The Community for Creative Non-Violence picks up where others leave off. Scavenging food at the back doors of Washington's suppliers, it feeds the hungry, yesterday the hungry being a crowd of congressmen, reporters, photographers and the like, gathered in the Rayburn Building's Gold Room to talk about food waste and to taste its fruits.

Not only was this truly a free lunch, it had everything a party could want:

It had an illustrious group of hosts, about 30 members of Congress who are backing a resolution urging government agencies and departments to take steps to distribute surplus food to the hungry; state and local governments to enact Good Samaritan, Donor Liability or other laws to encourage private cooperative efforts to provide food for the hungry; and food distributors to work closely with charitable organizations to make food that would otherwise be wasted available to hungry people.

It had a glamorous menu of crudite's with dip, cold cut platter, crab and Alsatian quiche, fresh green beans with mushrooms and bacon, potatoes au gratin, salads of crunchy raw vegetables and of fresh fruits with pink yogurt dressing and a shortcake made of stunningly large and sweet boysenberries.

It had a food cost of zero. All of this food was scrounged over the last week from the discards of supermarkets and wholesalers. It was routine procedure for the CCNV, which feeds 300 to 500 needy people each evening at its 1211 I St. alley soup kitchen, from which it is being evicted next month.

For the CCNV this luncheon was small potatoes.

"It looks great," marvelled one of the Rayburn's food staff, watching the food being wheeled down the corridors. Rep. Tony Hall (D-Ohio) cited General Accounting Office calculations that 137 million tons of food--more than 20 percent of this country's total food production--is wasted annually, which comes to 23 pounds each week for every man, woman and child, or enough to feed almost 50 million people. A substantial part of that waste, according to the CCNV, includes food that is still fresh and wholesome but may be past its selling date, in damaged or outdated packages or mixed in with spoiled food.

Rep. Fortney (Pete) Stark (D-Calif.), however, admitted, "It smells a lot nicer in here today than it did last week," when some of the scavenged food was first brought into the building. It not only smelled good, a lavish display of food stretching from wall to wall outshone the produce found at many markets. "I saw crates of tomatoes that looked fresher than what I have in my home refrigerator," commented Hall. Enormous baskets were filled with crusty rolls. Big striped watermelons flanked crates of cherries and cantaloupes, baskets of beans, leeks and parsley. The mushrooms were large and just threatening to darken. Red and green peppers looked shiny and firm. There were everyday onions and potatoes, exotic enoki mushrooms, mangoes and coconuts. The tables were piled high with hot dogs, bacon, kielbasa, baby food, cartons of yogurt, bags of M&M's.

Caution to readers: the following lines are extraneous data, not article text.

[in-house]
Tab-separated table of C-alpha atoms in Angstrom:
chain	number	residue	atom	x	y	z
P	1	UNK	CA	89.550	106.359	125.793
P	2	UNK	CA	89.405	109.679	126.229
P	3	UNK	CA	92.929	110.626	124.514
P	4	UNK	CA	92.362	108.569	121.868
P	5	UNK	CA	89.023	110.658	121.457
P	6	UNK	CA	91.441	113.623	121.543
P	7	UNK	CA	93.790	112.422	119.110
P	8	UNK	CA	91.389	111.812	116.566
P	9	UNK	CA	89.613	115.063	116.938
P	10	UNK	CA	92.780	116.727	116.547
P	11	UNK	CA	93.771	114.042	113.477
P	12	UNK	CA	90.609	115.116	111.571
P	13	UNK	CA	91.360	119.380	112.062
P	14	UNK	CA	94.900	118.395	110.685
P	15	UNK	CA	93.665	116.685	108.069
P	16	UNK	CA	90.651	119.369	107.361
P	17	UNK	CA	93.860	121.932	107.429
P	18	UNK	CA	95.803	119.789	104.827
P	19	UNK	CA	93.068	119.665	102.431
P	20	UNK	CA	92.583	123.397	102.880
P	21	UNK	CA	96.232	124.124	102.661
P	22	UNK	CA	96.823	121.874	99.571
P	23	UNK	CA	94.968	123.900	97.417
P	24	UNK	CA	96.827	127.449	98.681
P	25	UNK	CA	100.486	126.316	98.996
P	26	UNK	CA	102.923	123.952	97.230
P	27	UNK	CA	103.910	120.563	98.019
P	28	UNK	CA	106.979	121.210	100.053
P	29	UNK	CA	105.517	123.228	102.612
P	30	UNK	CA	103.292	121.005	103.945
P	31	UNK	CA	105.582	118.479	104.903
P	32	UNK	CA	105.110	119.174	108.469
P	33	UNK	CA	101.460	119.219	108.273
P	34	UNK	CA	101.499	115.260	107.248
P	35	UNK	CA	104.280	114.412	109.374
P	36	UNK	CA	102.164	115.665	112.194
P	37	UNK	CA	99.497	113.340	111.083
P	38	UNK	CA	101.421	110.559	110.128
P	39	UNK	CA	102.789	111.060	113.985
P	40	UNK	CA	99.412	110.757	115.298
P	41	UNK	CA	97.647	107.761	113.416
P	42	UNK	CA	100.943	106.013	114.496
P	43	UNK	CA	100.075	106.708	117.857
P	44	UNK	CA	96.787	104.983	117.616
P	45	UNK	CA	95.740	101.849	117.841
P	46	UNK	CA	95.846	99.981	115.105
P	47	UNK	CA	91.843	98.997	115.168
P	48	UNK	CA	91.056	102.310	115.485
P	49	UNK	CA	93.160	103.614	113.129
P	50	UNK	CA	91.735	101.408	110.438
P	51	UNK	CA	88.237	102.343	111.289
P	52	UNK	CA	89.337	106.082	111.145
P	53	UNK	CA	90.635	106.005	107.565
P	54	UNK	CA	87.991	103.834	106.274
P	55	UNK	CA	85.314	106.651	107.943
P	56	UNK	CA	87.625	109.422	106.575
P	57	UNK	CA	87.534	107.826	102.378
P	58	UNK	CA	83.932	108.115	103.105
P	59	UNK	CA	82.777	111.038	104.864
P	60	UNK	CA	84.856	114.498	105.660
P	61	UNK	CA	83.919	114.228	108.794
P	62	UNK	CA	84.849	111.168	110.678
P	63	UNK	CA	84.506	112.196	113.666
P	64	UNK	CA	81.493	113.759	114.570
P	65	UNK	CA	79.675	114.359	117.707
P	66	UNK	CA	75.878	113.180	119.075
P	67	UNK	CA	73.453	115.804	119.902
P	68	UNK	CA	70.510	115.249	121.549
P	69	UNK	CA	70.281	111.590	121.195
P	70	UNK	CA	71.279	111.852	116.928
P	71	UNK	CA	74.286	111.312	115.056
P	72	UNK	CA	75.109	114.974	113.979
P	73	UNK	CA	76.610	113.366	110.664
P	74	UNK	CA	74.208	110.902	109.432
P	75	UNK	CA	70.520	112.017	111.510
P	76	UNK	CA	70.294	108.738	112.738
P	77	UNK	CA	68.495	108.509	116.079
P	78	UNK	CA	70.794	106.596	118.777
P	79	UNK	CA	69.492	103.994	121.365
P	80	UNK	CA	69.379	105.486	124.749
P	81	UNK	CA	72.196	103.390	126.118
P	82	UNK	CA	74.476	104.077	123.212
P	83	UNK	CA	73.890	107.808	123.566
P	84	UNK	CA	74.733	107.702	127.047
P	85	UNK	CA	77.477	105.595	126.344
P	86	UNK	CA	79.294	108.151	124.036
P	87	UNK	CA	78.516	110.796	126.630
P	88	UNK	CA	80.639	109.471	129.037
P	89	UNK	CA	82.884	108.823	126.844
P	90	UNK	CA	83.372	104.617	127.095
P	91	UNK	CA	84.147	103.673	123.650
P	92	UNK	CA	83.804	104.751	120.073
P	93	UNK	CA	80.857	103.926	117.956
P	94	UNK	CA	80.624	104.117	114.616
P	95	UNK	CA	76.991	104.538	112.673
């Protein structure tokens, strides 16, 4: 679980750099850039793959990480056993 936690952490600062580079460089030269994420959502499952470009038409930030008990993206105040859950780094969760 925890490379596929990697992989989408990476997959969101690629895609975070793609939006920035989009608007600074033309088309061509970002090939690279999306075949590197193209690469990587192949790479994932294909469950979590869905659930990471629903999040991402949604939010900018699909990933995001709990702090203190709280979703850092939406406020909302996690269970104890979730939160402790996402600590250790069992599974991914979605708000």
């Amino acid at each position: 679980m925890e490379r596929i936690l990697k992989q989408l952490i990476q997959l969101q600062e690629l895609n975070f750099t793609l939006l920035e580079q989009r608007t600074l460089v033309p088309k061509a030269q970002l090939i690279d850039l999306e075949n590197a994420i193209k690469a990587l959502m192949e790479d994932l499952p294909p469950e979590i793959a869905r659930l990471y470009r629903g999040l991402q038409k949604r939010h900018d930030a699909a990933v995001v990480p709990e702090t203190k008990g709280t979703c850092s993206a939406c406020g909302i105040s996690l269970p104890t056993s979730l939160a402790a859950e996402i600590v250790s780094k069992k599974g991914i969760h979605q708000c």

"This food is nutritious, it's healthy and it's good for you," boasted Hall. Few other party givers make such claims. The food had needed picking over and cleaning, there being damaged goods among the intact ones. But the perishables had been kept cold or frozen, the packaged goods culled for those with only cosmetic problems. And there remained not only enough to feed more than 150 at lunch, but plenty for the CCNV to serve at dinner. Even the potted plants that decorated the tables were salvaged goods.

Cooking with such an inventory indeed takes creativity. "You become innovative. There's no predicting what you'll get," explained Todd Kaplan, one of the cooks. Usually the CCNV's dinners consist of stews and salads, but this week's cache had yielded enough still-chilled crab meat from Giant's discards to warrant crab quiche. Seafood is frequently found, since stores are very cautious about it and throw it away exactly on its pull date, said Kaplan; you have to be careful, though, to retrieve it while it is still chilled or frozen. While the fruit salad was elegant--melons, grapes and berries, none of it canned or frozen, and topped with those faddish yogurt-covered raisins--Kaplan said that the best fruit salads are made in winter, since expensive out-of-season fruits often go to waste--the higher the selling price, the more is discarded. CCNV's dinners routinely include fresh strawberries in winter. Another routine catch is beer and wine, the beer cans perhaps dented or not sufficiently filled, the wine bottles chipped or with missing labels. While CCNV might occasionally use some in cooking, usually those beverages are left behind.

The buffet was so appealing that it distracted police dogs brought into the Gold Room when a bomb scare forced the guests into the corridors. The dogs couldn't sniff accurately amid such abundance. Thus the party was moved across the hall, just as Sen. Edward Kennedy (D-Mass.), who is said to ordinarily eat lunch at his desk, arrived to fill a plate with quiche and green beans and lend his support to the group's resolution. "Tasty," he managed between bites. "Very good."

Pete Stark even had seconds, with doubles on bacon, though he discreetly left the quiche crust uneaten. He invited any food editors in the crowd to "taste it for yourself. Review the chef's cooking."

We did. It was, to be frank, just a notch above the usual lunch on the rubber quiche circuit. But we sure wish we knew where to find such boysenberries.